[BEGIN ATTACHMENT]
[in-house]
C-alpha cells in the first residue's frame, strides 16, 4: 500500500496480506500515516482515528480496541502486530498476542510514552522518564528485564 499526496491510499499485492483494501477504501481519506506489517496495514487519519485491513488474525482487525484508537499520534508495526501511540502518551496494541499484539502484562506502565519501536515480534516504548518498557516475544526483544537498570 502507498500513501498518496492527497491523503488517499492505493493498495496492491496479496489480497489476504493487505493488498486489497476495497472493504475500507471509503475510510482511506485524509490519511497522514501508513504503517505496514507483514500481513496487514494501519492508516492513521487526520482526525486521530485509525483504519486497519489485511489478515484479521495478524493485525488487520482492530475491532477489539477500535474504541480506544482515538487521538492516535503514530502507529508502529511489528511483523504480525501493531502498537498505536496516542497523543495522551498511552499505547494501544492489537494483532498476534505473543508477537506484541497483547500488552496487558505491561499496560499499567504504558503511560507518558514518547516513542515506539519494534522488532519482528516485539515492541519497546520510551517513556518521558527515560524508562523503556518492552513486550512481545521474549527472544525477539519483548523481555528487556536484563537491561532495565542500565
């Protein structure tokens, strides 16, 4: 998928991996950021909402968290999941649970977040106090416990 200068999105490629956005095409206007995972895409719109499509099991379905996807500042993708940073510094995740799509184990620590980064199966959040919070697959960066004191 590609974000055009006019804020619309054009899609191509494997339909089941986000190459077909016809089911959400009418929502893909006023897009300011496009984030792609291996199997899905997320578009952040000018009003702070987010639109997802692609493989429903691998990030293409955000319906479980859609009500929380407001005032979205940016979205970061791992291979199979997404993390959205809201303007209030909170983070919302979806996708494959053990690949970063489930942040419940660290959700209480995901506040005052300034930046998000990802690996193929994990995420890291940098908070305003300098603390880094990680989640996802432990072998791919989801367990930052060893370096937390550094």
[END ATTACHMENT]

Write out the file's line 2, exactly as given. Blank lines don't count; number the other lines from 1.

C-alpha cells in the first residue's frame, strides 16, 4: 500500500496480506500515516482515528480496541502486530498476542510514552522518564528485564 499526496491510499499485492483494501477504501481519506506489517496495514487519519485491513488474525482487525484508537499520534508495526501511540502518551496494541499484539502484562506502565519501536515480534516504548518498557516475544526483544537498570 502507498500513501498518496492527497491523503488517499492505493493498495496492491496479496489480497489476504493487505493488498486489497476495497472493504475500507471509503475510510482511506485524509490519511497522514501508513504503517505496514507483514500481513496487514494501519492508516492513521487526520482526525486521530485509525483504519486497519489485511489478515484479521495478524493485525488487520482492530475491532477489539477500535474504541480506544482515538487521538492516535503514530502507529508502529511489528511483523504480525501493531502498537498505536496516542497523543495522551498511552499505547494501544492489537494483532498476534505473543508477537506484541497483547500488552496487558505491561499496560499499567504504558503511560507518558514518547516513542515506539519494534522488532519482528516485539515492541519497546520510551517513556518521558527515560524508562523503556518492552513486550512481545521474549527472544525477539519483548523481555528487556536484563537491561532495565542500565